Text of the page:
A handful of self-described “profound history buffs” are petitioning the Historical Society to open itself up for greater scrutiny of its finances, event planning and governance structure in light of several perceived deficiencies outlined in a June 27 letter addressed to society board members.
Specifically, the five individuals who signed the letter point to President Rich Vitton and his allegedly inept leadership for a lack of regular board meetings, public events, fundraising efforts and membership drives, among other complaints. According to a copy of the letter, Vitton has “stymied” deeper involvement of Historical Society members in the group’s affairs while “verbally bashing” the work done by the society’s founding member, the late Dr. Frank Orland.
“We are very concerned that the president of the Historical Society is acting independently, having no accountability to anyone and leaving us with nowhere to turn when we have questions or issues surrounding his performance,” the letter states.
It is signed by William Sawisch, Patricia Marino, Sally Taylor, August Aleksy and John Rice.
Rice is a columnist for the Forest Park Review.
Vitton, who received a copy of the letter from the society’s treasurer and Frank Orland’s widow, Dr. Phyllis Orland, vehemently denied the accusations. The society’s artifacts are on display at the Forest Park Public Library by appointment, he is constantly in contact with researchers and historians from around the country and the treasurer receives monthly financial reports, Vitton said.
“They know exactly how much (money) is in there,” Vitton said.
Phyllis Orland, an 88-year-old woman who freely admits she has little interest in managing the society’s affairs, said she in fact has no idea how much money the organization has, but is pleased with the “wonderful job” Vitton has been doing. Orland said she has also lost track of a Historical Society trust fund established with money willed to the organization by her late husband some six years ago.
“Why should I think about this,” Orland said of the group’s finances.
Since he began volunteering with the Historical Society eight years ago, Vitton said the organization’s bank account has grown from the $14,000 that was there when he started. He declined to say exactly how much money the society has, but said the non-profit group has less than $25,000.
Both Orland and Vitton acknowledge the Historical Society board hasn’t met in roughly a year and that no record of the most recent meetings was kept. In addition to Orland, two other board members are elderly. This complicates the process of organizing meetings, they said. Orland maintains her independence with the assistance of a full-time caregiver.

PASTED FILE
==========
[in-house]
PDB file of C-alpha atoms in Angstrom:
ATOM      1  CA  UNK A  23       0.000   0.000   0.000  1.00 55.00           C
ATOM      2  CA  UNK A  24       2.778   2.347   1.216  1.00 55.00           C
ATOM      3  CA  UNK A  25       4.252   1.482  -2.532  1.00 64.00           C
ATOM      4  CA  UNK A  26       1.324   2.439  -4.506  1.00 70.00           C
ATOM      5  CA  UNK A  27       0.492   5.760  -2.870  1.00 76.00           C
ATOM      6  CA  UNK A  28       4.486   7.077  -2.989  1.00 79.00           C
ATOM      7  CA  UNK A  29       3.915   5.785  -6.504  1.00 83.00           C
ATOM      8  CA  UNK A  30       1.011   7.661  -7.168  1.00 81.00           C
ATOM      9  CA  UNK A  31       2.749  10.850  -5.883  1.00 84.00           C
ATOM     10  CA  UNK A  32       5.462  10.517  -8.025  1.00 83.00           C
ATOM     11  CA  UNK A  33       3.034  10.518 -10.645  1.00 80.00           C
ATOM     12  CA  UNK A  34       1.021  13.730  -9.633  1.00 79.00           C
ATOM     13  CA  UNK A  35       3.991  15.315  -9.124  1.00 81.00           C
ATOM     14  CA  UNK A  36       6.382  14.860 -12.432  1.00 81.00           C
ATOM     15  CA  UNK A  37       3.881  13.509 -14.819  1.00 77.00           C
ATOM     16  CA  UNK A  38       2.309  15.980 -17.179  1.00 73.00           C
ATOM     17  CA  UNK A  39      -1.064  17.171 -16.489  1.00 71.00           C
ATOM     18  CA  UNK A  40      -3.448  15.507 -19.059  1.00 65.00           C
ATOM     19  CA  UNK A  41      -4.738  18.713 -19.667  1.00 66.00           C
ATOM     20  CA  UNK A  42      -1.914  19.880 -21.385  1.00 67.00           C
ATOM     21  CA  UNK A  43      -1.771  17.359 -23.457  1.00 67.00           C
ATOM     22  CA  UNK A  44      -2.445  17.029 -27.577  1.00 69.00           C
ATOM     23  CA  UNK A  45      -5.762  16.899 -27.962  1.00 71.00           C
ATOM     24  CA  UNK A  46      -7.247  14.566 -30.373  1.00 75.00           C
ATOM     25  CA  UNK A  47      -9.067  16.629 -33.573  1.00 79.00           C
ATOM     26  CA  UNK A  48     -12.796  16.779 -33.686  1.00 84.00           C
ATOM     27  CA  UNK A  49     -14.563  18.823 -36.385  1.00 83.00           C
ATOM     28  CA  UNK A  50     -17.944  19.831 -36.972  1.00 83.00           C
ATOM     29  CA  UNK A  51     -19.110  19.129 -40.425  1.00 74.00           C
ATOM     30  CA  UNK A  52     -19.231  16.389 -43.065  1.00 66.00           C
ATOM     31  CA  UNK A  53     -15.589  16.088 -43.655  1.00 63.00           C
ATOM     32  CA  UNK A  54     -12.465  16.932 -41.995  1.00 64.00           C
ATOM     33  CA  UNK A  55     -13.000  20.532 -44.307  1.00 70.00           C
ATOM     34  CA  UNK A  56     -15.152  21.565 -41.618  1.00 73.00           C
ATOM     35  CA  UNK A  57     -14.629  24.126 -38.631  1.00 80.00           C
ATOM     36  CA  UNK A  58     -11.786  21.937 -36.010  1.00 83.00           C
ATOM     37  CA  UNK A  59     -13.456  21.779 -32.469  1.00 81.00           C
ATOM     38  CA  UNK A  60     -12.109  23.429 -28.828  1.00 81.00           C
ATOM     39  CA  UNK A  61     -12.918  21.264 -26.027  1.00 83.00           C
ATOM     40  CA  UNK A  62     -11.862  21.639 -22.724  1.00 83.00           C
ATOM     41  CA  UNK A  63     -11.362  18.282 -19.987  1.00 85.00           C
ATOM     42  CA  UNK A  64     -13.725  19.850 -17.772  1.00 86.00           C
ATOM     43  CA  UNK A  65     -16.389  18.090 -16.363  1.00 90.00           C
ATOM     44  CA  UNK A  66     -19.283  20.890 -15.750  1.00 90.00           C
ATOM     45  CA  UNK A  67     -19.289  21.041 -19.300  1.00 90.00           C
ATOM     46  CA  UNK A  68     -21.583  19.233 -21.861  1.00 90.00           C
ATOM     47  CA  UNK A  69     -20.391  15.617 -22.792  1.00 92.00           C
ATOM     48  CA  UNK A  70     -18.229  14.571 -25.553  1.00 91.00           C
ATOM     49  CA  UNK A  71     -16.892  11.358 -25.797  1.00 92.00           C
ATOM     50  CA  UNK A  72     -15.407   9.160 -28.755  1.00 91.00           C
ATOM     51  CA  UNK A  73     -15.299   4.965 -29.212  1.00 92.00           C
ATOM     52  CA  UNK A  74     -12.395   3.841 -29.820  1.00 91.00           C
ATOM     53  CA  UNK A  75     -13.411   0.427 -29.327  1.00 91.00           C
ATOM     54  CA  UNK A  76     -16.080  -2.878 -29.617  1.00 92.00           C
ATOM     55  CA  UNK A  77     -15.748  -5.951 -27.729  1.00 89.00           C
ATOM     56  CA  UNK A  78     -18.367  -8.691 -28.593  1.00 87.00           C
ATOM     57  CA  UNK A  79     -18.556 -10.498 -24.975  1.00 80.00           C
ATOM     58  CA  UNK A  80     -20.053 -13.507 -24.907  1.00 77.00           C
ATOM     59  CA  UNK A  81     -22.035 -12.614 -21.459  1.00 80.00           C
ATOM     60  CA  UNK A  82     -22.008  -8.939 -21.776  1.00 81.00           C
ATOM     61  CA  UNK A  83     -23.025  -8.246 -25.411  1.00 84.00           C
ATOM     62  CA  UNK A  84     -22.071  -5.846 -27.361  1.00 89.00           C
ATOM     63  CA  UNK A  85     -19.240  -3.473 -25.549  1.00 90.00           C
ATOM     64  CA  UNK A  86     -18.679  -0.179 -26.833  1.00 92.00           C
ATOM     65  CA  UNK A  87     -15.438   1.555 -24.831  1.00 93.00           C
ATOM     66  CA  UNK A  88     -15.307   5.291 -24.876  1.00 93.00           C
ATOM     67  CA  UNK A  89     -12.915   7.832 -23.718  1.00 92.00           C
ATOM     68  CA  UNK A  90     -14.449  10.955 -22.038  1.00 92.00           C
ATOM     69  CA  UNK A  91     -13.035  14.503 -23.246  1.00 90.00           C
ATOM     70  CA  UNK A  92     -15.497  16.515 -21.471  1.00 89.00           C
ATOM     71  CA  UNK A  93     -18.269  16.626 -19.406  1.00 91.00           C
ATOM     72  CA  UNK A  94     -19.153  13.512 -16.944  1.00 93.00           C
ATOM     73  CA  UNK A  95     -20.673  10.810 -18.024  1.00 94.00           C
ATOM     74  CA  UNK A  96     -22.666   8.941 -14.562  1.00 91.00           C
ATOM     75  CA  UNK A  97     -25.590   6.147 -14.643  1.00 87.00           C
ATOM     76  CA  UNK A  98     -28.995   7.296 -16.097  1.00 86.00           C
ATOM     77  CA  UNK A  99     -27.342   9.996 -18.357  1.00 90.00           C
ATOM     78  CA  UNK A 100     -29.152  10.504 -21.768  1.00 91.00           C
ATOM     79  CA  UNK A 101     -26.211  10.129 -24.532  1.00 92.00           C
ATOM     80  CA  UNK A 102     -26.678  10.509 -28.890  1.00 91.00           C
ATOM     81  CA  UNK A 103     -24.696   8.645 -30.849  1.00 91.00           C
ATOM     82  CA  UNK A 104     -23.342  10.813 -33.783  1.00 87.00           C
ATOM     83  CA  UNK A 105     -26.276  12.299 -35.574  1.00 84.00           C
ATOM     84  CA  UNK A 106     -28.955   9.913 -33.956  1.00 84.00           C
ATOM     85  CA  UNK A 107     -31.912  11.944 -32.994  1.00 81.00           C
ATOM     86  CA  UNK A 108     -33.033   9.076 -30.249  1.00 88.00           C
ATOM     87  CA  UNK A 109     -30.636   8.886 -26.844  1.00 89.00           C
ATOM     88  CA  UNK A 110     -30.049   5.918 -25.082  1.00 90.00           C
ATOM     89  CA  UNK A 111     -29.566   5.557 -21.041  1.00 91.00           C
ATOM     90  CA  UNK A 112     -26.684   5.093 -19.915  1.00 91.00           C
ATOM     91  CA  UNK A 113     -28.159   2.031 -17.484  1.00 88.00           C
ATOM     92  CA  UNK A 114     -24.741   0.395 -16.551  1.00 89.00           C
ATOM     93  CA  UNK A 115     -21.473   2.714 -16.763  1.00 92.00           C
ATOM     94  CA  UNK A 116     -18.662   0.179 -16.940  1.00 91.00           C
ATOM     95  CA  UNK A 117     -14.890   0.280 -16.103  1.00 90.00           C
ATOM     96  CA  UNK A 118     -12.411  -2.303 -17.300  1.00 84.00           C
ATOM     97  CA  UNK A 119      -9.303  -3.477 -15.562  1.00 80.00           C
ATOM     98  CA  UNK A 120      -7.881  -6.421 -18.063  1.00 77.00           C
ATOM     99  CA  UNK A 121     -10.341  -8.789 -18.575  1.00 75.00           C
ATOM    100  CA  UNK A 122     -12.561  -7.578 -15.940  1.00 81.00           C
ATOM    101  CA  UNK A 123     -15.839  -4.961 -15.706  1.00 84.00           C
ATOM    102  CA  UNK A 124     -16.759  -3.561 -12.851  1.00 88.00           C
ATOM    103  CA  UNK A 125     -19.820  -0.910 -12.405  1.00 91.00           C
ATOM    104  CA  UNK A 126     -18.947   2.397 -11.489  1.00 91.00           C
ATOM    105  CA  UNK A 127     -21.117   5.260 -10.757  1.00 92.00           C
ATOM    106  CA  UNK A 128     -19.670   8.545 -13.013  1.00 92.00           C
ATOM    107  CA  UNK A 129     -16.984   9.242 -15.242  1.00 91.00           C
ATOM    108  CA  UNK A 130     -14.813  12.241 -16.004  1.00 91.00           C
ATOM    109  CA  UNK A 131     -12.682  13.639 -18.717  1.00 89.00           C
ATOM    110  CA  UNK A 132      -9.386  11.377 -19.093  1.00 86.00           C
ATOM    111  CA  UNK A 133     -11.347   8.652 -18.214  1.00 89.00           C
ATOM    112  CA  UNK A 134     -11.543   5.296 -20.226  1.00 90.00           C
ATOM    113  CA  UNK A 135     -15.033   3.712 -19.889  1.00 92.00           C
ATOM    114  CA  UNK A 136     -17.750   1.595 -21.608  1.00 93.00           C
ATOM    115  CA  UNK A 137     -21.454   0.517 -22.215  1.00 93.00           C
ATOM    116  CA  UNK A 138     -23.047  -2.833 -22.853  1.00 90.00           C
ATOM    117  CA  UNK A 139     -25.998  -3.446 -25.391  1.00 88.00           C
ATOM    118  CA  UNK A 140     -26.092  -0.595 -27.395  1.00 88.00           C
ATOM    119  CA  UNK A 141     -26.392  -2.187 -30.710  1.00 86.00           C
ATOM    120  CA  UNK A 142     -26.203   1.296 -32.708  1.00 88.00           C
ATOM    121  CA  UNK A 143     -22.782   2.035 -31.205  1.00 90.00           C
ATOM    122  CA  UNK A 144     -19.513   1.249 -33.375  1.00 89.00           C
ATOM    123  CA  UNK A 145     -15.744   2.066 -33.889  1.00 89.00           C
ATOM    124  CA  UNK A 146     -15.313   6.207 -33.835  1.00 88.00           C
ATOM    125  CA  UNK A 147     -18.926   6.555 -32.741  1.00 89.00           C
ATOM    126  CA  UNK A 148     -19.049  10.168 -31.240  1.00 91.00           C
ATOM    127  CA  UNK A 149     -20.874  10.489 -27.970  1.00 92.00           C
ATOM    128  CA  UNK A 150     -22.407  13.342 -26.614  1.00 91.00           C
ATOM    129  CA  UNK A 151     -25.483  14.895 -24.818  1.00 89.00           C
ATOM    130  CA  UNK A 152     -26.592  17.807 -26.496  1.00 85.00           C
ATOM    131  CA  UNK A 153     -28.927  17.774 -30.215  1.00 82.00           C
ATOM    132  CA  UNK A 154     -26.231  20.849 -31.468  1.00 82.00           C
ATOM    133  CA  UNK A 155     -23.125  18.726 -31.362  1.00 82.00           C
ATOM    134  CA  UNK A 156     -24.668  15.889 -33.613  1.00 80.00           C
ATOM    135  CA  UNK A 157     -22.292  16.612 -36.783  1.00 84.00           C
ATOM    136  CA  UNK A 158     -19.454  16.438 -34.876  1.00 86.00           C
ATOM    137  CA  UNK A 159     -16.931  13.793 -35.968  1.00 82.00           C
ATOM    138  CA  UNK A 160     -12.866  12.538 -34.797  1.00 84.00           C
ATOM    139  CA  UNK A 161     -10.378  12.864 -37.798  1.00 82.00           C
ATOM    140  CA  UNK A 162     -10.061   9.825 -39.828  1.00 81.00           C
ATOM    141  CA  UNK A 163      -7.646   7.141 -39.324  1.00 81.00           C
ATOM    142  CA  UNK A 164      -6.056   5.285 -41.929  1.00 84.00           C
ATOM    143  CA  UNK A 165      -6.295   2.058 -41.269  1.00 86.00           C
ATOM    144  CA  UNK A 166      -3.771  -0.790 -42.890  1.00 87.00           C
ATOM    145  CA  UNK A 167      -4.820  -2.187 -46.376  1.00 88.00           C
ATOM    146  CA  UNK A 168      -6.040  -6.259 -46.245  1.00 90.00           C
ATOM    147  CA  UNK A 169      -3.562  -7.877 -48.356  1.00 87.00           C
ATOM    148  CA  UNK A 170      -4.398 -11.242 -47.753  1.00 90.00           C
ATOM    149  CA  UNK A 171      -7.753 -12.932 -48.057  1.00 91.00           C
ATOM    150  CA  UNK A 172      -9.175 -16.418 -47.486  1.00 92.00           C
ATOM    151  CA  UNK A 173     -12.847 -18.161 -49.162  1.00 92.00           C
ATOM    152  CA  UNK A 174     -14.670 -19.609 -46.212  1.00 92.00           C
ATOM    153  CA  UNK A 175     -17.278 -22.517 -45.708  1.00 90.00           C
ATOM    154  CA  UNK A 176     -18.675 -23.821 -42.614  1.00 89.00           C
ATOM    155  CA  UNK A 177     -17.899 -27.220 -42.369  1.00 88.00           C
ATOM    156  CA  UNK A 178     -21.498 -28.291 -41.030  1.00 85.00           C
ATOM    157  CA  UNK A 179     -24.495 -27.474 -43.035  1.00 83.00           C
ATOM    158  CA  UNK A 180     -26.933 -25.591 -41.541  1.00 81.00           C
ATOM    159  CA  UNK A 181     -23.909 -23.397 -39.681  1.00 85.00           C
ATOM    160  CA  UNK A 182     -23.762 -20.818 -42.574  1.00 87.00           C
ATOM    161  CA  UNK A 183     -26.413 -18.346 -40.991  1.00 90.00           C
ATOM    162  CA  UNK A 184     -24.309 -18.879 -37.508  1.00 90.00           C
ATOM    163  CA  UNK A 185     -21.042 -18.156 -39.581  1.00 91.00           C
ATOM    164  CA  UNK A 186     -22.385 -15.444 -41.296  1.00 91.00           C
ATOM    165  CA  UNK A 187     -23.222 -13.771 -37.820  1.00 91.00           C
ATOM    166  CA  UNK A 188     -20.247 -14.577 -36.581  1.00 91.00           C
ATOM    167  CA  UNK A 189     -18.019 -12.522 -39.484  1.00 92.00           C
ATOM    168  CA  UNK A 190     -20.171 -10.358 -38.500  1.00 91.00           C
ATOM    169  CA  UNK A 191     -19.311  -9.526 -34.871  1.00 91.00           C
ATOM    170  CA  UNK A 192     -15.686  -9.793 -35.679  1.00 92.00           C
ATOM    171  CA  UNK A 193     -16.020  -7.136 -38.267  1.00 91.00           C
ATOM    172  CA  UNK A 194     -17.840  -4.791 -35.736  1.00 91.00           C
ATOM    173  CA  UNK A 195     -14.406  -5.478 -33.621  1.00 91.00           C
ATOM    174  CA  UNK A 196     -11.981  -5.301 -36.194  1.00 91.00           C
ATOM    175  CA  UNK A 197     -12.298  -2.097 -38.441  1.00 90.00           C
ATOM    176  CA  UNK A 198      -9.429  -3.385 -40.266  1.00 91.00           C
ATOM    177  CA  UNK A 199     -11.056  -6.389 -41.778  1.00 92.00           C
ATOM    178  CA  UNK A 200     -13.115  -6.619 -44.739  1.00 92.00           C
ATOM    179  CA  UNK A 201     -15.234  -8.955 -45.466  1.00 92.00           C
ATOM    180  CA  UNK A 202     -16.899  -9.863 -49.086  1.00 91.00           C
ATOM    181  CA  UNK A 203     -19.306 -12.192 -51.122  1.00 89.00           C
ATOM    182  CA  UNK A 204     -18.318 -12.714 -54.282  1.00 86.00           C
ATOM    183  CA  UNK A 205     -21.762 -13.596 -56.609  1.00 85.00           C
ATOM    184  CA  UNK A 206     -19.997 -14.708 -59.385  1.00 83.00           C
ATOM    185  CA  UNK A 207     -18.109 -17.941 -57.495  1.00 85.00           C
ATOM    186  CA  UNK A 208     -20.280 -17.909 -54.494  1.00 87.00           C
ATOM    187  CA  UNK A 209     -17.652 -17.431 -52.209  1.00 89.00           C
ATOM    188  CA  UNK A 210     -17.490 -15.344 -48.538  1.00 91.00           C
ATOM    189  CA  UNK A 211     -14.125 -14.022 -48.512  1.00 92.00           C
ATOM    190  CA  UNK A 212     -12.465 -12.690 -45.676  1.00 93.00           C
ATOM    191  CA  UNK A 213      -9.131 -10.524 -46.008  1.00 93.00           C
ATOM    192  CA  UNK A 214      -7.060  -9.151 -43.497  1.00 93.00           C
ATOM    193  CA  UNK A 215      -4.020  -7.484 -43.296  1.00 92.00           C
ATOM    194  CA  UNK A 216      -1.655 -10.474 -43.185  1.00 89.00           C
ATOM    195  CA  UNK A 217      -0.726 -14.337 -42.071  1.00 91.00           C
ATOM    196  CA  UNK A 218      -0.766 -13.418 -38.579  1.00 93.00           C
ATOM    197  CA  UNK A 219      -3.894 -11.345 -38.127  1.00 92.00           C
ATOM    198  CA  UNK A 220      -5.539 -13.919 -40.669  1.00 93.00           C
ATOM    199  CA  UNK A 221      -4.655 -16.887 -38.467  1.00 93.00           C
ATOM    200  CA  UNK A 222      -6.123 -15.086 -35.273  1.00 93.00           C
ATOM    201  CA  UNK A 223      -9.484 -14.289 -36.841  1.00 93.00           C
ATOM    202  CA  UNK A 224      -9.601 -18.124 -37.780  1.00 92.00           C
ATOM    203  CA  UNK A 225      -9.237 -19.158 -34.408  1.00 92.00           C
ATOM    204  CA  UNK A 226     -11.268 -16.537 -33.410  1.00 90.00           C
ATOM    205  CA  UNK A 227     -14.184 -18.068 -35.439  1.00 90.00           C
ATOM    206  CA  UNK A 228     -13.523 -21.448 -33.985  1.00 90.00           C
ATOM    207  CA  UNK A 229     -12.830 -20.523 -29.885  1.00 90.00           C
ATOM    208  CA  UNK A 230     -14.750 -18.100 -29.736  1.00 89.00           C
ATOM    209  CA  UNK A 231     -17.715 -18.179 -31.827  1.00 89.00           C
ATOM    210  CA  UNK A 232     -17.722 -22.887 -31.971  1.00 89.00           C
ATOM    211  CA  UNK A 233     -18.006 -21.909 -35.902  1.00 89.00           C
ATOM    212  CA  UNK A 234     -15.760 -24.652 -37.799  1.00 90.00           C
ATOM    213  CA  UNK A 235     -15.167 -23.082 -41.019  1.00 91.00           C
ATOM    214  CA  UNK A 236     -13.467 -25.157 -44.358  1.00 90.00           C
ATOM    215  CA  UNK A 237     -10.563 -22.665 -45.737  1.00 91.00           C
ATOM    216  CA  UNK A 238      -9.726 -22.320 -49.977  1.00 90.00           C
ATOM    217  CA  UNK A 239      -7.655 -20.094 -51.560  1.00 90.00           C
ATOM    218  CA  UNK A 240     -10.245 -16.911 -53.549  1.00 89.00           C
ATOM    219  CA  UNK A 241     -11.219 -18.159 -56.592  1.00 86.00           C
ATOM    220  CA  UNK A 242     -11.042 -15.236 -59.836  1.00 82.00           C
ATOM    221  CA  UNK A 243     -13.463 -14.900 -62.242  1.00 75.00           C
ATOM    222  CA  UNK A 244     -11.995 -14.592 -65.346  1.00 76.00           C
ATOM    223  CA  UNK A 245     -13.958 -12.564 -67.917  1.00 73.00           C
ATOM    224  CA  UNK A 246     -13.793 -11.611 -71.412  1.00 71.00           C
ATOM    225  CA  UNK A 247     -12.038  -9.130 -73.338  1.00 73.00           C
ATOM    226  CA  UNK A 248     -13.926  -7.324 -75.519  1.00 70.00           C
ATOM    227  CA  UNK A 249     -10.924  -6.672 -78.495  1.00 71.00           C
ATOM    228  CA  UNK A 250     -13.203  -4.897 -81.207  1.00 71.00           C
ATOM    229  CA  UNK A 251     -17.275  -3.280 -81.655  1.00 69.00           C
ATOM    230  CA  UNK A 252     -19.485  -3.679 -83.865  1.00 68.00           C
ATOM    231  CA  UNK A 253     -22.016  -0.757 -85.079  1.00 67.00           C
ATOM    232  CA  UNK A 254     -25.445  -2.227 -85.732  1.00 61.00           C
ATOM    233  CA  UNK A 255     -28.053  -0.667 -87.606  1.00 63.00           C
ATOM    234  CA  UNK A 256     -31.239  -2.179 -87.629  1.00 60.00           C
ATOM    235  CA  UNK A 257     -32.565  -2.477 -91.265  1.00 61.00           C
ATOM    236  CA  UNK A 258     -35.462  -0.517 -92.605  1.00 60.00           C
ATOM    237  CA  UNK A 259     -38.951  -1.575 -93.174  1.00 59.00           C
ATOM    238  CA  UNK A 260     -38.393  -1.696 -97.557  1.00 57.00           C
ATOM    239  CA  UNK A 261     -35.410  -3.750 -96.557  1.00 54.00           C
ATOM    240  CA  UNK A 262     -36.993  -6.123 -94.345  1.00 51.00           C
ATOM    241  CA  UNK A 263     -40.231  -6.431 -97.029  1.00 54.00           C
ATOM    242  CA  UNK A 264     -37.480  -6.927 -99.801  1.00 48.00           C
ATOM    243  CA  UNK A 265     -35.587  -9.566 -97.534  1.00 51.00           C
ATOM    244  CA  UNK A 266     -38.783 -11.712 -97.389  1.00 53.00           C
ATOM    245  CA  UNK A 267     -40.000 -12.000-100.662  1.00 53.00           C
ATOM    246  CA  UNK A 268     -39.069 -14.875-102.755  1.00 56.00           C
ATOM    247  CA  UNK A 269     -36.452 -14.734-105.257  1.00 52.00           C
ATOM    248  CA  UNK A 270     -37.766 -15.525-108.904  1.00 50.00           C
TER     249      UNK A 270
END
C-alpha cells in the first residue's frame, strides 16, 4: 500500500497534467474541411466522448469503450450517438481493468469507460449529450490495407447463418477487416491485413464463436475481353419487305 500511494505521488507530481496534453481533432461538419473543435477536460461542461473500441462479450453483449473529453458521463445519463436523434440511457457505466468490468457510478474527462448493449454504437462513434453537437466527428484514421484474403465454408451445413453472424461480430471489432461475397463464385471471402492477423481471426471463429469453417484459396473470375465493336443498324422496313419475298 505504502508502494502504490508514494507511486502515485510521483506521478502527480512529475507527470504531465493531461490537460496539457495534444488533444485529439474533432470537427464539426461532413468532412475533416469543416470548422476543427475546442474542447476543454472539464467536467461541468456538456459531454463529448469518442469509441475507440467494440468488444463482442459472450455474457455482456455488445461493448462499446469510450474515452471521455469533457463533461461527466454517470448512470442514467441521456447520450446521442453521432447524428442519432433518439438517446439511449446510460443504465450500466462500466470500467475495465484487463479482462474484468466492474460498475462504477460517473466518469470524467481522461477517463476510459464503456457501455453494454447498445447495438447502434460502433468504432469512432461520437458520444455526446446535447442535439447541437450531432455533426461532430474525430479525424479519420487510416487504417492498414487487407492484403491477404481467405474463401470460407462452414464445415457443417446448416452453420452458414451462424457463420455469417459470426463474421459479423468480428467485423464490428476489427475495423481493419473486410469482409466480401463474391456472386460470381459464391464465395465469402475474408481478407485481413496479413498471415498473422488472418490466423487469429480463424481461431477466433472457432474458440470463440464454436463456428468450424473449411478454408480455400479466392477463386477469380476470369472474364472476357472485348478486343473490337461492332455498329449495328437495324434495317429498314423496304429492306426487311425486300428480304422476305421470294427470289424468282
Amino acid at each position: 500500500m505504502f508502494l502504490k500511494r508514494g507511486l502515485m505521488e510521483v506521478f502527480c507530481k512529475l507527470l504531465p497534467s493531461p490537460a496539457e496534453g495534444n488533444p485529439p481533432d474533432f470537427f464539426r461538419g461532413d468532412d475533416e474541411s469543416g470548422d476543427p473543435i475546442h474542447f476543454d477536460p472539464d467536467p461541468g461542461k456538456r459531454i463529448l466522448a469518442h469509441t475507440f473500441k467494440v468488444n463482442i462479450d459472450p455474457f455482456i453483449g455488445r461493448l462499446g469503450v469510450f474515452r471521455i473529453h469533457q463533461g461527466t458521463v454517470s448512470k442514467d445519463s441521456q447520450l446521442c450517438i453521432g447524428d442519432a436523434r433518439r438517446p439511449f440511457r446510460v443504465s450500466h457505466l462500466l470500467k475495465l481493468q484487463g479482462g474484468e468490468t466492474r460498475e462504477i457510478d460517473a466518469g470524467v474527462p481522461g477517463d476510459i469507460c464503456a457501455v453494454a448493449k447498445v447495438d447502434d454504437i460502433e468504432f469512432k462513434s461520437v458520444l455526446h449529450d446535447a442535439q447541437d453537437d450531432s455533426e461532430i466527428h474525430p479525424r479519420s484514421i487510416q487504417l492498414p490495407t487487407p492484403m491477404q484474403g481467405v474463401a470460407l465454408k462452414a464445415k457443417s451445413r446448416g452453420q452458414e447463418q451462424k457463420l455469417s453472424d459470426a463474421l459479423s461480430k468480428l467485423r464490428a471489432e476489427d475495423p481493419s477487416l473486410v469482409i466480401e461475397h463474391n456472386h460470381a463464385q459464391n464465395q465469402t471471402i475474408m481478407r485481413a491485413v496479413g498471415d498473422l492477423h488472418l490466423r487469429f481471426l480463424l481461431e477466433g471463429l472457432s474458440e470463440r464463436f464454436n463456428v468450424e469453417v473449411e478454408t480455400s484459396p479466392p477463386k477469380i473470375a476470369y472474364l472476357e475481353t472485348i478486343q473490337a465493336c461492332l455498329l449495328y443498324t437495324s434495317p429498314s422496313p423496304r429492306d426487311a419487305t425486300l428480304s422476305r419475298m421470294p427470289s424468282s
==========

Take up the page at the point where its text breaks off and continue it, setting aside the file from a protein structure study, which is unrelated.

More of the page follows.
Vitton’s wife, Valda Vitton, and Mary Winn Connor round-out the five-member board.
“If (Vitton) is guilty of anything, he’s guilty of not delegating,” Connor said.
Despite the altruistic claims of the five people who signed the complaint against him, Vitton said there is nothing sincere about the sudden interest in his work. A recent falling out with Sally Cody, who is the mayor’s administrative assistant and heads up the ad hoc Centennial Celebration committee for the village, is to blame, Vitton said. In June, Vitton lent several dozen photographs to Cody’s committee for a publicity event to drum up interest in a time capsule that will be buried later this year. At the event’s conclusion, Vitton said he collected the duplicate images because no one from the Centennial Committee did so. Several days later on June 22 he received an irate phone call from Cody, accusing him of pilfering the photos. Ten minutes later a library employee informed him that village hall staff and police were attempting to gain entry to the Historical Society’s archives.
“The point is, Sally Cody got mad and is throwing a tantrum,” Vitton said.
Cody acknowledged that her ex-husband, Lt. Michael Cody, accompanied the village administrator and one of the petitioners, Marino–who works at the community center–to the Historical Society’s archives in an effort to collect the duplicated photos. However, she said that she specifically told Vitton those duplicates were the property of the Centennial Committee and he was not to take them.
Cody also admitted that she wrote the letter on behalf of the complainants and assisted them in contacting several members of the Historical Society board. Cody described her role in the effort to bring greater scrutiny to Vitton’s work as “very limited” and said she was simply acting as a liaison that had the resources to assist.
“Because of who we are here (at village hall) we’re more apt to have contacts and understand the process,” Cody said. “I don’t think that’s unusual at all. Who else would they turn to?”
On a personal level, Cody said she supports the idea of bringing in new board members-as proposed in the letter–and believes the Historical Society could benefit from membership drives, fundraisers and additional outreach efforts to boost public interest.
Three of the petitioners, Sawisch, Aleksy and Rice, declined to comment on the letter.
At least three of the Historical Society board members, Orland, Connor and Valda Vitton, said they have no interest in ousting Vitton as the society’s president.
“Suddenly there’s a group of people who think they know more than we do,” Orland said.